What is Endometriosis?
Endometriosis is a condition where tissue similar to the lining of the womb starts to grow in other places, such as the ovaries and fallopian tubes. Endometriosis can affect women of any age. It is estimated to affect as many as one in 10 women worldwide. Surrounding tissue can become irritated, eventually developing scar tissue and adhesions — abnormal bands of fibrous tissue that can cause pelvic tissues and organs to stick to each other. Endometriosis can cause pain — sometimes severe — especially during menstrual periods. Fertility problems also may develop.
Symptoms of Endometriosis
Most women with endometriosis have no symptoms. However, when women do experience signs and symptoms of endometriosis they may include: Painful periods (dysmenorrhea). Pelvic pain and cramping may begin before and extend several days into a menstrual period. You may also have lower back and abdominal pain. Pain with intercourse. Pain during or after sex is common with endometriosis. Pain with bowel movements or urination. You're most likely to experience these symptoms during a menstrual period. Excessive bleeding. You may experience occasional heavy menstrual periods or bleeding between periods (intermenstrual bleeding). Infertility. Sometimes, endometriosis is first diagnosed in those seeking treatment for infertility.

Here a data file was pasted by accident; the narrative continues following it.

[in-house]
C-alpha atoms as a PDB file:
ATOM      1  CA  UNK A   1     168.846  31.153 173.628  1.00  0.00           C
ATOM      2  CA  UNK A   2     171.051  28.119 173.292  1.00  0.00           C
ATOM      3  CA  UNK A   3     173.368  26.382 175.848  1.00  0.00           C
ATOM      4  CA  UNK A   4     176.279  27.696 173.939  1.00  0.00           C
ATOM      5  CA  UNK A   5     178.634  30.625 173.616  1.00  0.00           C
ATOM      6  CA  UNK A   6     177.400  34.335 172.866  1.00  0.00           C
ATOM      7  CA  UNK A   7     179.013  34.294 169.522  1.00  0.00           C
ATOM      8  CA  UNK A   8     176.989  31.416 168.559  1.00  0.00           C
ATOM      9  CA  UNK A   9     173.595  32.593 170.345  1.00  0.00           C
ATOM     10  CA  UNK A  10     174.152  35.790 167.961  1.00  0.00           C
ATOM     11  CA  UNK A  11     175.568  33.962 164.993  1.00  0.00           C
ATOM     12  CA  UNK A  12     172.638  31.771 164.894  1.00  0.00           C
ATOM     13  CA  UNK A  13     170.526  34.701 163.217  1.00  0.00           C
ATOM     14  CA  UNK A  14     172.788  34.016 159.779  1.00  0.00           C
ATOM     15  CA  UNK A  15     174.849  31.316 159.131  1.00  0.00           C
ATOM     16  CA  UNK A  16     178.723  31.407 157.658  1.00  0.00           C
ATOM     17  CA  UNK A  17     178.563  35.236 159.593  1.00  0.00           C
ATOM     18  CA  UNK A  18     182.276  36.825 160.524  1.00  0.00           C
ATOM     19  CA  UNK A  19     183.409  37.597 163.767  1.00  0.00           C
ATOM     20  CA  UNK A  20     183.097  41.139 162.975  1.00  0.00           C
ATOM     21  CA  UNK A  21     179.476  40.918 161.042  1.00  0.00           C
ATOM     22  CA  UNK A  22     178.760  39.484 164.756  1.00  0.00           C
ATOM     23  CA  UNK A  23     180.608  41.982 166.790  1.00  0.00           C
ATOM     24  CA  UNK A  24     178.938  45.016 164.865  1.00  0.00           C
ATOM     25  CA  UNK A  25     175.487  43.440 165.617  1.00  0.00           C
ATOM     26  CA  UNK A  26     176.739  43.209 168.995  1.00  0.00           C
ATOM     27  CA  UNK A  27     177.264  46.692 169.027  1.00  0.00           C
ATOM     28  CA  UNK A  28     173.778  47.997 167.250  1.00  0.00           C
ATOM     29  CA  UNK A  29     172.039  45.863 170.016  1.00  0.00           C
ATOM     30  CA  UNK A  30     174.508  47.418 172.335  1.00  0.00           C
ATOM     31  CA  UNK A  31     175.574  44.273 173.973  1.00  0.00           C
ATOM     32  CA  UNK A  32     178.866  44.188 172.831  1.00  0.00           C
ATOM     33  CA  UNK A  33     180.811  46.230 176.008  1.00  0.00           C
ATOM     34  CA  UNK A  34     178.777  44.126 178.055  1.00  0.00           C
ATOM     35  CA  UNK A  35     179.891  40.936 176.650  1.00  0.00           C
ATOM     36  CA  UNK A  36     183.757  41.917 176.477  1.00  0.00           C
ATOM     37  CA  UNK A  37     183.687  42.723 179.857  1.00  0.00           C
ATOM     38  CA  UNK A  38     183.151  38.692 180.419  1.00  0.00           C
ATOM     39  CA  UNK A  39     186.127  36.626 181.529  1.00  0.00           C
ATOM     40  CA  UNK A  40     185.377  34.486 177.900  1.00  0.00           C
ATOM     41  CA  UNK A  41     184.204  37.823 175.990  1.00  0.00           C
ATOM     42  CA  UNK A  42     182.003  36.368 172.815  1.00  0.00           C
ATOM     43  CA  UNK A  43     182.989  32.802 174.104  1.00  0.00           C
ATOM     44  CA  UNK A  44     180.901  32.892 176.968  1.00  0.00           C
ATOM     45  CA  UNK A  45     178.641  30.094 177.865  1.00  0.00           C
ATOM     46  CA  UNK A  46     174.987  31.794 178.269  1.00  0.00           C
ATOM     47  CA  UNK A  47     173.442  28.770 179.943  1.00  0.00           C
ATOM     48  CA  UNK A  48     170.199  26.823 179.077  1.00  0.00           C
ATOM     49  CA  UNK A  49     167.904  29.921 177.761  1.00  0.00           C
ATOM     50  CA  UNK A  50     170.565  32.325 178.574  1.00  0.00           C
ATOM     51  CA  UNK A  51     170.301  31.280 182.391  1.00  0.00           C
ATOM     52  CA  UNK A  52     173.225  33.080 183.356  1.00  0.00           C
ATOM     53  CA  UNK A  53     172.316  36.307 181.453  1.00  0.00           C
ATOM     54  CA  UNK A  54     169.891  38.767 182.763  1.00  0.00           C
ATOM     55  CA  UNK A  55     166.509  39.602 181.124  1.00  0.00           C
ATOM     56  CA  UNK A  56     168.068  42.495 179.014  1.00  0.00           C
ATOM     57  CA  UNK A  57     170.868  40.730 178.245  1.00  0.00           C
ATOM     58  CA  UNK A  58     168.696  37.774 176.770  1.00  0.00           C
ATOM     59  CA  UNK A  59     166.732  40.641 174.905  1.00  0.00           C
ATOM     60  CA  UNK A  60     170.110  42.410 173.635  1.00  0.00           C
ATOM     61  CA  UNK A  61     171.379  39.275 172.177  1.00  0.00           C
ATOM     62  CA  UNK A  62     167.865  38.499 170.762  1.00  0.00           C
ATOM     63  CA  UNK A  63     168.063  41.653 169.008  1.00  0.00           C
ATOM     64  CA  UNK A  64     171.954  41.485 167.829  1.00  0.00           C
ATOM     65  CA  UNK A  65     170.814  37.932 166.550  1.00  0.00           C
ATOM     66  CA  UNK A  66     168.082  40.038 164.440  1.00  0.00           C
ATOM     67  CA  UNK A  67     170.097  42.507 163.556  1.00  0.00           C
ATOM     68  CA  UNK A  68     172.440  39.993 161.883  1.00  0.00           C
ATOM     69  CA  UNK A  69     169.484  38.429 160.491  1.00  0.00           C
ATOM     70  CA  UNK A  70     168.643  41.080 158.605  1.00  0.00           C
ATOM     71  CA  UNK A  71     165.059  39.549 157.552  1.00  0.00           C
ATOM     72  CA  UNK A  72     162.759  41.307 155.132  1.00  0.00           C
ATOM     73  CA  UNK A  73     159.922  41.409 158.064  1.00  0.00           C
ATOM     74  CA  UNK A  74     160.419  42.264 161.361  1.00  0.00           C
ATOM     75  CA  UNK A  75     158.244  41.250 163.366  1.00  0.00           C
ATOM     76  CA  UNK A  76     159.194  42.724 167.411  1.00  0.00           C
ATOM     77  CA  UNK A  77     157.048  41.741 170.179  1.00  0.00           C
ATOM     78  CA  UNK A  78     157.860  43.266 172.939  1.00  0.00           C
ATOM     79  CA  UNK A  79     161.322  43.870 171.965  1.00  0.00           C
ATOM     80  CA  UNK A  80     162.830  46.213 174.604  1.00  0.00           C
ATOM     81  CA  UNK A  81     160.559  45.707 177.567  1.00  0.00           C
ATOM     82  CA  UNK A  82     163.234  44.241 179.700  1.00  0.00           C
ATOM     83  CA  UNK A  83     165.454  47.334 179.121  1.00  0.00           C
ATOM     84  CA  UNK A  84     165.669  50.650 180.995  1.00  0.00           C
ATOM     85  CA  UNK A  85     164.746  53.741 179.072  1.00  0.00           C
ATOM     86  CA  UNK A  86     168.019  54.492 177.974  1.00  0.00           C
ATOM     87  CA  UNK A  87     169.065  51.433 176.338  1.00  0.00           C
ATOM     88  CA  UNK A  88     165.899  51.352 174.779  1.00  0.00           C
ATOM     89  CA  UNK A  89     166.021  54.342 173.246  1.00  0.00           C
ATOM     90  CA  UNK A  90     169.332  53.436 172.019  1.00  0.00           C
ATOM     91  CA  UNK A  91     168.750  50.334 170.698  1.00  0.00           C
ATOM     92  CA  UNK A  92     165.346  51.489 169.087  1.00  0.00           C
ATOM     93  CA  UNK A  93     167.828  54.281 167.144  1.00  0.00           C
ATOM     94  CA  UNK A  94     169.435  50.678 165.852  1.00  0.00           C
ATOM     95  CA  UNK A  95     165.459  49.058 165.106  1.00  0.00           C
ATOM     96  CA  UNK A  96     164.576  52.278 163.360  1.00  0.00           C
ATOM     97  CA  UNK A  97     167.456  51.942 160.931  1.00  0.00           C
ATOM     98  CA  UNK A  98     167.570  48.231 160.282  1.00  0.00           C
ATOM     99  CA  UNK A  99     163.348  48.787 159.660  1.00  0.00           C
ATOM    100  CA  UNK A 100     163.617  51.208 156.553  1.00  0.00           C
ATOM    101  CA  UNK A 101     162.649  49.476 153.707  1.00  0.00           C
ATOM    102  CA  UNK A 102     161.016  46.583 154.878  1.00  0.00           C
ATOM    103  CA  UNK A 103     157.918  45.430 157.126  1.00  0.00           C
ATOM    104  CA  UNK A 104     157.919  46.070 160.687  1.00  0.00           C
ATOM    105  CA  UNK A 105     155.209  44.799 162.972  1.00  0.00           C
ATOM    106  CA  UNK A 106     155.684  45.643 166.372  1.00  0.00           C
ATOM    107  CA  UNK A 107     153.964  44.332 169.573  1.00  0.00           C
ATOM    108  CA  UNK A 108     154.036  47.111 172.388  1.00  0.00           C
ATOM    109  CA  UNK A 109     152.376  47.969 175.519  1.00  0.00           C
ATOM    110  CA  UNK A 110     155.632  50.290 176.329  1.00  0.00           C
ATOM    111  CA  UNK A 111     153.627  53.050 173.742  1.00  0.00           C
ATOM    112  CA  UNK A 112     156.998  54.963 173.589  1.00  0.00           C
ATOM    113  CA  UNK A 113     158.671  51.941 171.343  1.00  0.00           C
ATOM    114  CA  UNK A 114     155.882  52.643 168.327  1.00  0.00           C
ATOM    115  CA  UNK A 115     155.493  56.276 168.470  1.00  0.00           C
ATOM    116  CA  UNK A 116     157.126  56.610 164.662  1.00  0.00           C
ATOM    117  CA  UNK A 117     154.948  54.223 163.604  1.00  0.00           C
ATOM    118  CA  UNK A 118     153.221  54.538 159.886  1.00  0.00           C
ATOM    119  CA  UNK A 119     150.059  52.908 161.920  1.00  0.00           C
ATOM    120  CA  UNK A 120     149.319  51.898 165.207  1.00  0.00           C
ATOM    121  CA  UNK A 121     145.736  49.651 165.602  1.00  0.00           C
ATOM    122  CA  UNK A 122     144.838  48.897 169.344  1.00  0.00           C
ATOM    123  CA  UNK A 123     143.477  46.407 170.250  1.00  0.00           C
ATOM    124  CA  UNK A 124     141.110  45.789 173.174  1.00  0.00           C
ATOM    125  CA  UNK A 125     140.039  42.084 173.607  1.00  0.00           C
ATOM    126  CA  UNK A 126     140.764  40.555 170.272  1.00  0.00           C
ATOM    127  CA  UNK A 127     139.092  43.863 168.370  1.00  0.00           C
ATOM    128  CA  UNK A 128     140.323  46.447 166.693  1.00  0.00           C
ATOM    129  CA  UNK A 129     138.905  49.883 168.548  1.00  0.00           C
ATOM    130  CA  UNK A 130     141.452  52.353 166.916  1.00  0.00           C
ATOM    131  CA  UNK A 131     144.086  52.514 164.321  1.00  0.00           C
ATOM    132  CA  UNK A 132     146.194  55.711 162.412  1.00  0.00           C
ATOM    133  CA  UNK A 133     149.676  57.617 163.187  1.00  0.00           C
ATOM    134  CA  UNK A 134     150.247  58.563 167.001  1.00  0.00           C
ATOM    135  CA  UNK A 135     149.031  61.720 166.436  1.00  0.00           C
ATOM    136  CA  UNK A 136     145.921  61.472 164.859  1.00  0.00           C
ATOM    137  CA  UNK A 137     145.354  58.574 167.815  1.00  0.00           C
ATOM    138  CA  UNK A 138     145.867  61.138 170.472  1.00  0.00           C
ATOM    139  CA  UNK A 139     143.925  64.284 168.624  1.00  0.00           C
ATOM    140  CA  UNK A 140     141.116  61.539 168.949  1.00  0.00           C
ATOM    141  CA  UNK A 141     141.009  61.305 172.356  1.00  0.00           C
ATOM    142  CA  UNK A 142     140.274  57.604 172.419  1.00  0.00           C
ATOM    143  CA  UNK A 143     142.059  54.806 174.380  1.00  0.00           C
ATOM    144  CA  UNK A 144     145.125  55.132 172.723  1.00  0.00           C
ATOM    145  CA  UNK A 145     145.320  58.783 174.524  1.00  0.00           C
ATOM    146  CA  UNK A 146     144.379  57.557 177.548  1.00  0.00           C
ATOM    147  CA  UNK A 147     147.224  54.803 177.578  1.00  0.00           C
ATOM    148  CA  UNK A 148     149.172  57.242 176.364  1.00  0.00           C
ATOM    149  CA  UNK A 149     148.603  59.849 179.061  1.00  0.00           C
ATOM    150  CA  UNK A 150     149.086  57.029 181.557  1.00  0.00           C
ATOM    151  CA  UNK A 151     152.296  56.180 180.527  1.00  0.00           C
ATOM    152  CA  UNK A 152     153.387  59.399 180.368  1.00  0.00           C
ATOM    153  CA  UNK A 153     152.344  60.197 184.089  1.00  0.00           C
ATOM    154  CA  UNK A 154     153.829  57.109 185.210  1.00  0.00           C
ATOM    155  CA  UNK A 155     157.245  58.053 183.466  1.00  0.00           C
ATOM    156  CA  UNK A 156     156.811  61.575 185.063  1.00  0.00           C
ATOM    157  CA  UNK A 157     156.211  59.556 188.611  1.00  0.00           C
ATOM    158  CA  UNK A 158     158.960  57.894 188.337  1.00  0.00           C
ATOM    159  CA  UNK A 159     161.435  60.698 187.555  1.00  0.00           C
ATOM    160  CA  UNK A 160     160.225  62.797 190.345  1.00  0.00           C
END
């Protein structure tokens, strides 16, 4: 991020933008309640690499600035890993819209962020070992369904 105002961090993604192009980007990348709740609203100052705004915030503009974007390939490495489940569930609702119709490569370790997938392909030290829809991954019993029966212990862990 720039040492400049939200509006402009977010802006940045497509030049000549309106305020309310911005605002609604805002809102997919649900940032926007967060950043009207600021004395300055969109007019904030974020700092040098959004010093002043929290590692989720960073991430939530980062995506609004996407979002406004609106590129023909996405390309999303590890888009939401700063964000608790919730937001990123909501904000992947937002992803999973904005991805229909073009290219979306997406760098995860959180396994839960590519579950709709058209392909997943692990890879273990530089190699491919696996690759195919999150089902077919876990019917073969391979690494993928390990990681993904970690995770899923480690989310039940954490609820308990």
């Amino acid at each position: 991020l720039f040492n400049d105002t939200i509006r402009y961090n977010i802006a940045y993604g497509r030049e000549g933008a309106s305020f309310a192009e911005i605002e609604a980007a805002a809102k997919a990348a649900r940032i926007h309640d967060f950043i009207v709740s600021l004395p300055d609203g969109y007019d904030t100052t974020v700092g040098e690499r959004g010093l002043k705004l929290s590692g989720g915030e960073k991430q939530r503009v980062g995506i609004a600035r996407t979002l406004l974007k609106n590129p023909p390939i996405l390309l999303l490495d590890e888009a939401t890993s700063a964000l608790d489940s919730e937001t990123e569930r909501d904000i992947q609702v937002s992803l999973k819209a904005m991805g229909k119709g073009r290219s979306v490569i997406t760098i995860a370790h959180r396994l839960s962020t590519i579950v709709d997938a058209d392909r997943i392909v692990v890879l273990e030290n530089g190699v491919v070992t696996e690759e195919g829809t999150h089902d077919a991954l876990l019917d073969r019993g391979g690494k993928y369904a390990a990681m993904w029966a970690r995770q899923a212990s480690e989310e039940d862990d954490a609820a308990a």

Diagnosis of Endometriosis
Laparoscopy is the only reliable method for diagnosing endometriosis. It's a minor surgical procedure that allows your doctor to view the inside of your abdomen and to collect tissue samples. These samples can be tested to confirm an endometriosis diagnosis.
Causes of Endometriosis
The condition tends to run in families, and affects people of certain ethnic groups more than others. retrograde menstruation – when some of the womb lining flows up through the fallopian tubes and embeds itself on the organs of the pelvis, rather than leaving the body as a period.
Treatment for Endometriosis
Endometriosis is a long-term condition that can have a significant impact on your life, but there are treatments that can help. There is no cure for endometriosis, and surgical or medical treatments remain the most effective methods of managing the condition. However, making dietary changes is a complementary approach that may help some women manage their symptoms. Keep in mind that just as symptoms of the disease vary from person to person, treatments that work best for one woman may not be right for another. Increase Your Intake of Omega-3 Fats Avoid Trans Fats Cut Down on Red Meat Eat Plenty of Fruits, Vegetables and Whole Grains Limit Caffeine and Alcohol Cut down on Processed Foods Try a Gluten-Free or Low-FODMAP Diet Soy May Be Beneficial
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